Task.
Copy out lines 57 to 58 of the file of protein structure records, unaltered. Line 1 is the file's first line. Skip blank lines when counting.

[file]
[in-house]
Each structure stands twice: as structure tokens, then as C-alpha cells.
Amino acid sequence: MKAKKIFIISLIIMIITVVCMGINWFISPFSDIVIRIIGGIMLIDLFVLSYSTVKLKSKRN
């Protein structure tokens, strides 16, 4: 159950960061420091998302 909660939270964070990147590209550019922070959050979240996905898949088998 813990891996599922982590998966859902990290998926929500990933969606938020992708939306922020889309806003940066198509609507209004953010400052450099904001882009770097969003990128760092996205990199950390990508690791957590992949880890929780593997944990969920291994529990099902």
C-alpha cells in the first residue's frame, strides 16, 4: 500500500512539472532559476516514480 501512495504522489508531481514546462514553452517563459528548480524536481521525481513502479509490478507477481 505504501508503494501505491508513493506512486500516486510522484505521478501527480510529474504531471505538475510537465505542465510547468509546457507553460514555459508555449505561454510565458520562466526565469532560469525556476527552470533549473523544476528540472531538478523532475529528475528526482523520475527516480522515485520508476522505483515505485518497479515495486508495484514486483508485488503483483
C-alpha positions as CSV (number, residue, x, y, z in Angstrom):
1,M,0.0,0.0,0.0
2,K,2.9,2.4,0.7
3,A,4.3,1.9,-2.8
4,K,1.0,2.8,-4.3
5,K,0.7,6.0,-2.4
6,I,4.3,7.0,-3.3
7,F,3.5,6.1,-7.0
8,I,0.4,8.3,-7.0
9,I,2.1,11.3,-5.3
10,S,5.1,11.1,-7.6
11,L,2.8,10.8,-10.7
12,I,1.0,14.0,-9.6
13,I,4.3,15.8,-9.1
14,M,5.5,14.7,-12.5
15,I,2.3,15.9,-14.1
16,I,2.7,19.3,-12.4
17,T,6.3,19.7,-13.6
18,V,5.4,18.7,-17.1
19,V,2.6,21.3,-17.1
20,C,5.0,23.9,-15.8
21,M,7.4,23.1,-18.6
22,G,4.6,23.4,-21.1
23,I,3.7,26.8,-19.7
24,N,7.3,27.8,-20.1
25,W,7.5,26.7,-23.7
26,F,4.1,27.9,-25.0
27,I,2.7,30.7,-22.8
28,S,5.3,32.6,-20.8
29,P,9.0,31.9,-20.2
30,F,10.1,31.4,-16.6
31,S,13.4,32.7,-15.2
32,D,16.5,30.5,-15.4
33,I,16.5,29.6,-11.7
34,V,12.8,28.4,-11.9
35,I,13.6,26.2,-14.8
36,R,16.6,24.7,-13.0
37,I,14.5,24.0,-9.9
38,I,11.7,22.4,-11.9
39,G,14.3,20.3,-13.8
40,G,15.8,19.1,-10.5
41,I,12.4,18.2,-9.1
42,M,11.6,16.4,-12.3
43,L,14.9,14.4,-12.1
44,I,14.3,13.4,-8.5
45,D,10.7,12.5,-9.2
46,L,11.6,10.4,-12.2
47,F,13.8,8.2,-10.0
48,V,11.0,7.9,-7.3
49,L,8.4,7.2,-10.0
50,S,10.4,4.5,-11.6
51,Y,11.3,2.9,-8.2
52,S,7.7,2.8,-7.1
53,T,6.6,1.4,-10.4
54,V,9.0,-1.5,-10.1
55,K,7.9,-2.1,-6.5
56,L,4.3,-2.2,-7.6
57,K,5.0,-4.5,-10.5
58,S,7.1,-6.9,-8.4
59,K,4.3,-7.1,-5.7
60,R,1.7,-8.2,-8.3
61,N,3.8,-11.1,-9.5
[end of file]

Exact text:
51,Y,11.3,2.9,-8.2
52,S,7.7,2.8,-7.1